Book Image

Deno Web Development

By : Alexandre Portela dos Santos
Book Image

Deno Web Development

By: Alexandre Portela dos Santos

Overview of this book

Deno is a JavaScript and TypeScript runtime with secure defaults and a great developer experience. With Deno Web Development, you'll learn all about Deno's primitives, its principles, and how you can use them to build real-world applications. The book is divided into three main sections: an introduction to Deno, building an API from scratch, and testing and deploying a Deno application. The book starts by getting you up to speed with Deno's runtime and the reason why it was developed. You'll explore some of the concepts introduced by Node, why many of them transitioned into Deno, and why new features were introduced. After understanding Deno and why it was created, you will start to experiment with Deno, exploring the toolchain and writing simple scripts and CLI applications. As you progress to the second section, you will create a simple web application and then add more features to it. This application will evolve from a simple 'hello world' API to a web application connected to the database, with users, authentication, and a JavaScript client. In the third section, the book will take you through topics such as dependency management, configuration and testing, finishing with an application deployed in a cloud environment. By the end of this web development book, you will become comfortable with using Deno to create, maintain, and deploy secure and reliable web applications.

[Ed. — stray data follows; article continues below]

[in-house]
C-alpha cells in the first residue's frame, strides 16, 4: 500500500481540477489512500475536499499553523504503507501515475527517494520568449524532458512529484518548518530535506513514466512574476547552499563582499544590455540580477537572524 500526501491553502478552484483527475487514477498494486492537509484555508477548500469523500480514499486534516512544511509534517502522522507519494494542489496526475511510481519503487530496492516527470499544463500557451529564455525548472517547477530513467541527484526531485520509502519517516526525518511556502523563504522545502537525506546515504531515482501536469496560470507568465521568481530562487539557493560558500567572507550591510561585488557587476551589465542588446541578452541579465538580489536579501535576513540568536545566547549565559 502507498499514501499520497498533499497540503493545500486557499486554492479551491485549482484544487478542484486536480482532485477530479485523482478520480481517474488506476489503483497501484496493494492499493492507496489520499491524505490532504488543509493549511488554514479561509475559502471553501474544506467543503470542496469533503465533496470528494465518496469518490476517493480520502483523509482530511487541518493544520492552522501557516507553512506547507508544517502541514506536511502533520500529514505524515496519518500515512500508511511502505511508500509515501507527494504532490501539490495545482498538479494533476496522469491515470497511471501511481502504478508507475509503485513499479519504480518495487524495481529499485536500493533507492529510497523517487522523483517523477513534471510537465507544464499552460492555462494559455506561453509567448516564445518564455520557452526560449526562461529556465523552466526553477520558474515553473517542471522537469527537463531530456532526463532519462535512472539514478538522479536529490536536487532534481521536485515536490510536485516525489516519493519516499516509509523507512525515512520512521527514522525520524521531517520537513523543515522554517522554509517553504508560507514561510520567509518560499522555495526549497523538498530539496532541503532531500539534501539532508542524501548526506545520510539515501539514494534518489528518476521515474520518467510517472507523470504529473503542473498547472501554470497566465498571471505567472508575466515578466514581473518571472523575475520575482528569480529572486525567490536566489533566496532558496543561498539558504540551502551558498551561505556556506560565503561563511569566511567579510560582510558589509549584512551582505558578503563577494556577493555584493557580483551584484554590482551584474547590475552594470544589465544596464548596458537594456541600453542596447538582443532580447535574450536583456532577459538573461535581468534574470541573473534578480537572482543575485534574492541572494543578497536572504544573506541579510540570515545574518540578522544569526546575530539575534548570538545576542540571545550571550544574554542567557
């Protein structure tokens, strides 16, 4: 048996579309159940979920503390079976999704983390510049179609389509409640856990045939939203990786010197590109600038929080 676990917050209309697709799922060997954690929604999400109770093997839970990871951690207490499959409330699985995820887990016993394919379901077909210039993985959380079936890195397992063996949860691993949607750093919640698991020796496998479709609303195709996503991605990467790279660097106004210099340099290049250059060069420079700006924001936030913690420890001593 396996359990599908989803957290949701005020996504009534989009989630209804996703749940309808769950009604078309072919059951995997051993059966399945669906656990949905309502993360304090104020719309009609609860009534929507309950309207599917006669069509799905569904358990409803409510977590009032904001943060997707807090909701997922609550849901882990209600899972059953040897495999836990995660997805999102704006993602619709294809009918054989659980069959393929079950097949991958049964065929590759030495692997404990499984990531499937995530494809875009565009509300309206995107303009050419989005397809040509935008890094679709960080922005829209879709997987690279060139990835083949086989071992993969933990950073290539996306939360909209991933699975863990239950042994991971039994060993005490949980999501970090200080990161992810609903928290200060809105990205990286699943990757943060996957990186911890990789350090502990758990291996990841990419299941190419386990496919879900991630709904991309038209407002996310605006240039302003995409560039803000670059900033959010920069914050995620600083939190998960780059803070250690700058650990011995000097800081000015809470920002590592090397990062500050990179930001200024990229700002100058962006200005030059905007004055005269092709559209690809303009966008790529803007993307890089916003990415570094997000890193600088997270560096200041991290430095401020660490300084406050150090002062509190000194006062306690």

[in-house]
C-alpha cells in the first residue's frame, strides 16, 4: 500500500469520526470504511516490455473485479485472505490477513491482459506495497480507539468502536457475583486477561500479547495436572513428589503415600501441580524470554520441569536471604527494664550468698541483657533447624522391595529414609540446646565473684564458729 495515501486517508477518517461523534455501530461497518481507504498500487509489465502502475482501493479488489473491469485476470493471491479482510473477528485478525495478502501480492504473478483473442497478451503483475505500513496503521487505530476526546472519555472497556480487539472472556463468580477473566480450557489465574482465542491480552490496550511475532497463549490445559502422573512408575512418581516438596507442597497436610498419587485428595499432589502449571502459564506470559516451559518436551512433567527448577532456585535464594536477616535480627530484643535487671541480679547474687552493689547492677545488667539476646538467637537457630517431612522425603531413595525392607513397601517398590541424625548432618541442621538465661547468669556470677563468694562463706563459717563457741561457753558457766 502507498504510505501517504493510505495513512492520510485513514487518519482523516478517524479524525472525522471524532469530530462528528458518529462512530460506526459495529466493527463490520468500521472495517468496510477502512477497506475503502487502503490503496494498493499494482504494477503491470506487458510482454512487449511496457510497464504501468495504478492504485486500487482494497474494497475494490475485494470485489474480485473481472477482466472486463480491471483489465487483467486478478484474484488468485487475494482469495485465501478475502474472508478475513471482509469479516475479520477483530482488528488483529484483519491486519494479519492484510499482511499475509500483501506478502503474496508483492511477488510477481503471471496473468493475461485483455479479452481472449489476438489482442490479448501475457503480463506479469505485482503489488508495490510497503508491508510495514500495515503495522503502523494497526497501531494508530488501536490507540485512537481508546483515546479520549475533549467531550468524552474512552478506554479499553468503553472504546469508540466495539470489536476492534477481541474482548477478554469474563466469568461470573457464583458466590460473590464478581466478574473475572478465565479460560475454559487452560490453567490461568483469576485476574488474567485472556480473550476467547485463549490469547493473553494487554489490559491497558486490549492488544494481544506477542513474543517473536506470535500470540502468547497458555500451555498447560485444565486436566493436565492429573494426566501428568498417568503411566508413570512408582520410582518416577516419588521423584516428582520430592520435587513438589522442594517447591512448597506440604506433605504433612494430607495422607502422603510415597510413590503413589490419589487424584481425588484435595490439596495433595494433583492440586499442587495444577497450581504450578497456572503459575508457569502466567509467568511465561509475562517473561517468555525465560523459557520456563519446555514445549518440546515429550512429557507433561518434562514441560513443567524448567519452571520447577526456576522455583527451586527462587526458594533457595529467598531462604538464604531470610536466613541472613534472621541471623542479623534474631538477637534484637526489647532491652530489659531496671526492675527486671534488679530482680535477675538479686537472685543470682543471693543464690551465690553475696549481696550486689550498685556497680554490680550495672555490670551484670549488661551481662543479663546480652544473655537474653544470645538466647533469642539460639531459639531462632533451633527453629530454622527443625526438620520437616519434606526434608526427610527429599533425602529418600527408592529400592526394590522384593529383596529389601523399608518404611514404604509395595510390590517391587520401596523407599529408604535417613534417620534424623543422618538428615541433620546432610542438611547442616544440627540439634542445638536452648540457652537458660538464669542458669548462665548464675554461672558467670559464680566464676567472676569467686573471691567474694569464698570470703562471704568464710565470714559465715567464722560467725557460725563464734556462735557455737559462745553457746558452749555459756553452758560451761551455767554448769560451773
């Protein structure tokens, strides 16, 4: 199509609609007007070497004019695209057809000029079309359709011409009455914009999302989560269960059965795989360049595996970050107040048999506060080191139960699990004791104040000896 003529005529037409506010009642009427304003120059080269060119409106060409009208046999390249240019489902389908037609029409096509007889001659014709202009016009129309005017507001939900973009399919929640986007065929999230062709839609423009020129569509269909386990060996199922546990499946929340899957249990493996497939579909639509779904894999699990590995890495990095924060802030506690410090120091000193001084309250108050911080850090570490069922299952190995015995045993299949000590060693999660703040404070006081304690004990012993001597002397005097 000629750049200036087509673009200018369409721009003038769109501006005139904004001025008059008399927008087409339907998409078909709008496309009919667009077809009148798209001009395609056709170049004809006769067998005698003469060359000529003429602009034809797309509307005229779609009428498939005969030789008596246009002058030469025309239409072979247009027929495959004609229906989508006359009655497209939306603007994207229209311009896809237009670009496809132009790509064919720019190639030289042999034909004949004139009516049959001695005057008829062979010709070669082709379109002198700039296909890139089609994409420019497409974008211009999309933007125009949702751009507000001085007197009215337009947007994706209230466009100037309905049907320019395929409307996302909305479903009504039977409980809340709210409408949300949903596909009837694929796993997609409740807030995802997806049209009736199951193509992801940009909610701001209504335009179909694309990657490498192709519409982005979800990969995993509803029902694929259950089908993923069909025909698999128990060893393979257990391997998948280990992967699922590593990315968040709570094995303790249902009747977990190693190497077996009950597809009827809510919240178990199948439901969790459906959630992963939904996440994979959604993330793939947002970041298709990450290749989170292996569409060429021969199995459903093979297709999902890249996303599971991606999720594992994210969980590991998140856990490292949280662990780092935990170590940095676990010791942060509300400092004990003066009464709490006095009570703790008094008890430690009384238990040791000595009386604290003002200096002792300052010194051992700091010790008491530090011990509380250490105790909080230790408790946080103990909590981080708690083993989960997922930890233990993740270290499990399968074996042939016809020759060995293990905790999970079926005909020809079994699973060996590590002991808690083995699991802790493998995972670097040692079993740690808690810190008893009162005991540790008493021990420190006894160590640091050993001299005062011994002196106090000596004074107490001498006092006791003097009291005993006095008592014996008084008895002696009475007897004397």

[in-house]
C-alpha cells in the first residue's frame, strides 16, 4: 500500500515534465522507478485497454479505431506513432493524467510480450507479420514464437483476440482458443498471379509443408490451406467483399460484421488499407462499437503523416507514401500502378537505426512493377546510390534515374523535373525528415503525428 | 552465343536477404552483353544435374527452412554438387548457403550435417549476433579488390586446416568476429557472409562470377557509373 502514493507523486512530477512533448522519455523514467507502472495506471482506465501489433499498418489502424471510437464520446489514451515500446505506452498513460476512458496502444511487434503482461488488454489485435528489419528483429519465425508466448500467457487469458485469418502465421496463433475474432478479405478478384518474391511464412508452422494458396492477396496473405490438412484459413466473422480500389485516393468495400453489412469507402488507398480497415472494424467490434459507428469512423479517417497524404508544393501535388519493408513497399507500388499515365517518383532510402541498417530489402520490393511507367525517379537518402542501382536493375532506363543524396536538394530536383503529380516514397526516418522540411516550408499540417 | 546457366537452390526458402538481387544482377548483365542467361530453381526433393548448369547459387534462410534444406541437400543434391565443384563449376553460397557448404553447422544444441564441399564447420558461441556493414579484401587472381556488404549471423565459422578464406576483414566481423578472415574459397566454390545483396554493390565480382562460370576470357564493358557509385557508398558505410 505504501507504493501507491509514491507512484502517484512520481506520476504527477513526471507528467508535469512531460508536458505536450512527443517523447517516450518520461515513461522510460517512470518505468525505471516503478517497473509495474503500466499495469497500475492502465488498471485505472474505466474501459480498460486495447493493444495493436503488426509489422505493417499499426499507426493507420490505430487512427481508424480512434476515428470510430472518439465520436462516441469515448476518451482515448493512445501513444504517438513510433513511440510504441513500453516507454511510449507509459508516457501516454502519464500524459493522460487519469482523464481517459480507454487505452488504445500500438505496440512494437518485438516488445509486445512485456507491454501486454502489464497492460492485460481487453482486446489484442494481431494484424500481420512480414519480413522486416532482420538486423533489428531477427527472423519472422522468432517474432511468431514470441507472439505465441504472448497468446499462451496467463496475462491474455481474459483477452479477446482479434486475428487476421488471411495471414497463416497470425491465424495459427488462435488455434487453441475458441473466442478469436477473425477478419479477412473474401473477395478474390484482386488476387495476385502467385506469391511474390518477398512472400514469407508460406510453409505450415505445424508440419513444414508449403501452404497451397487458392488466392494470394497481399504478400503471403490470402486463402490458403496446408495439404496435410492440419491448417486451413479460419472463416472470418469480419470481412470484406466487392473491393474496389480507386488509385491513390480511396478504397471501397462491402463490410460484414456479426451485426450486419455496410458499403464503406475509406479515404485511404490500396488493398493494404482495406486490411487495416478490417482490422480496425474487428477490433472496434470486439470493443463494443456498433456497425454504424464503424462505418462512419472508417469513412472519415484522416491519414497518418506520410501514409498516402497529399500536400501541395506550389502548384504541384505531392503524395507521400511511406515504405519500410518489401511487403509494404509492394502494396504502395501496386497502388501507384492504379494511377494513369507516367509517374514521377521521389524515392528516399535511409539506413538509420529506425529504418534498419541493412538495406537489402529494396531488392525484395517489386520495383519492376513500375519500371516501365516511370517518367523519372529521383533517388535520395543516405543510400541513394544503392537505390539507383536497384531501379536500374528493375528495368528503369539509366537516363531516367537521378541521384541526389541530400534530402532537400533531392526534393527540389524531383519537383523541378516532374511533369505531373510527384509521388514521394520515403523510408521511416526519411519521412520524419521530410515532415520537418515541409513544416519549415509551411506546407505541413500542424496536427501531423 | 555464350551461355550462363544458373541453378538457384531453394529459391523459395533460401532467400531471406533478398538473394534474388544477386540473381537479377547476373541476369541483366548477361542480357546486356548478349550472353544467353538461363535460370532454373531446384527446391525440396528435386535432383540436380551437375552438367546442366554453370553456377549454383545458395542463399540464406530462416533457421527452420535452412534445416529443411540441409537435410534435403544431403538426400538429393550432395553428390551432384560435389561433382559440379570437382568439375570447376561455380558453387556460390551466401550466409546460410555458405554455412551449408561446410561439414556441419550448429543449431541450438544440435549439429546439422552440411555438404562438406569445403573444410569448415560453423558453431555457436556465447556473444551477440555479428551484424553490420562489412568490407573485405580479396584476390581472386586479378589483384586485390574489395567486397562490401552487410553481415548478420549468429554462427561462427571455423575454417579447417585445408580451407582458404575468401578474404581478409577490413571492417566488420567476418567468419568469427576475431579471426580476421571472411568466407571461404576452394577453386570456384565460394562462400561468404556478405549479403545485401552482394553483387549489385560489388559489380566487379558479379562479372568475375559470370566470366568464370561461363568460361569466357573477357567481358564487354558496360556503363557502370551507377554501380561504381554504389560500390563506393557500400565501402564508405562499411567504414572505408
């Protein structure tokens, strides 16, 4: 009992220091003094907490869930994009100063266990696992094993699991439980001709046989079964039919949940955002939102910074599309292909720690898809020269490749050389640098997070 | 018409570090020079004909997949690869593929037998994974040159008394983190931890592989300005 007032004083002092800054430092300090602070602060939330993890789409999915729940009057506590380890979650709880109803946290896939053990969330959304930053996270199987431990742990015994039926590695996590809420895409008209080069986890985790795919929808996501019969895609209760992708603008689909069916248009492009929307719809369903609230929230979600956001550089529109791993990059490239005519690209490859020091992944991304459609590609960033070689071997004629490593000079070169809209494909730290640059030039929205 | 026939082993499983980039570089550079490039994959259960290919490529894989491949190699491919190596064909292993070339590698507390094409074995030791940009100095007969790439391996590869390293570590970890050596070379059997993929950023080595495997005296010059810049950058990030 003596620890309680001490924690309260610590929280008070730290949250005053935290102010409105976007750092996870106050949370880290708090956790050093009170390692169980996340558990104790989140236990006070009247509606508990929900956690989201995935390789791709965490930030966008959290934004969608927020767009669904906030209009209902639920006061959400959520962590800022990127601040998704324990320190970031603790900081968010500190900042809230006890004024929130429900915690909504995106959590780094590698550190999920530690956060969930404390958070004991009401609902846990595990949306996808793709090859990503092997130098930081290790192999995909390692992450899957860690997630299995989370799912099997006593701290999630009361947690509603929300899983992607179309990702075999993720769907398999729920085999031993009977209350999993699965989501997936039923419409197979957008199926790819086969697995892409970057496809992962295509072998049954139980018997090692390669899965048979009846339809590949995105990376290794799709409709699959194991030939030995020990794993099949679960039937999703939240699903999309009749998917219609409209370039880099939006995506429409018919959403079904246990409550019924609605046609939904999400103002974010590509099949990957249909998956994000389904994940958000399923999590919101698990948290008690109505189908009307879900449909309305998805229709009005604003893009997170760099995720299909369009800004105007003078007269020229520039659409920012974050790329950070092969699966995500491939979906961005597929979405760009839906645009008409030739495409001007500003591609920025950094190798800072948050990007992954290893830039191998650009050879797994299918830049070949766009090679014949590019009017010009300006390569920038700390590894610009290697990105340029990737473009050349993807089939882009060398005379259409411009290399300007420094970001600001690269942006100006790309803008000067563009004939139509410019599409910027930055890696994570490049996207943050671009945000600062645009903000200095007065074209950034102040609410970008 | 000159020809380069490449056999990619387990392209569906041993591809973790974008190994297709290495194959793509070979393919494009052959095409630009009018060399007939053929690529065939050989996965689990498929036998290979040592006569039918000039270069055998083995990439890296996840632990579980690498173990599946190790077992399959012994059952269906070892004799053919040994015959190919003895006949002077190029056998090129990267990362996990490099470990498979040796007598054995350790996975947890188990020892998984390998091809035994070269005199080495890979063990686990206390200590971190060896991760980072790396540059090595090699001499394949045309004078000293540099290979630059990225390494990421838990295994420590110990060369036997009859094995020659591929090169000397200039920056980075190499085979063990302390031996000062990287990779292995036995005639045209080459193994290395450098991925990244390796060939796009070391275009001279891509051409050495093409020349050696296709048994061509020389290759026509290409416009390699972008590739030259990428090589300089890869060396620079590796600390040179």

Table of Contents (15 chapters)
Section 1: Getting Familiar with Deno
Section 2: Building an Application
Section 3: Testing and Deploying

Creating integration tests for the application

The three tests we've written so far have been unit tests for a single module, and an integration test between two different modules. However, to be confident that our code is working, it would be cool if we could test the application as a whole. That's what we'll do here. We'll wire up our application with a testing configuration and run a few tests against it.

We'll start by calling the same function we called to initialize the web server and then create instances of all its dependencies (controllers, repositories, and so on). We'll make sure we use things such as in-memory persistence to do so. This will make sure that our tests are replicable and don't need a complex teardown phase or a connection to a real database, as that would slow down the tests.

We'll start by creating a test file that, for now, will encompass the integration tests for the application. As the application evolves...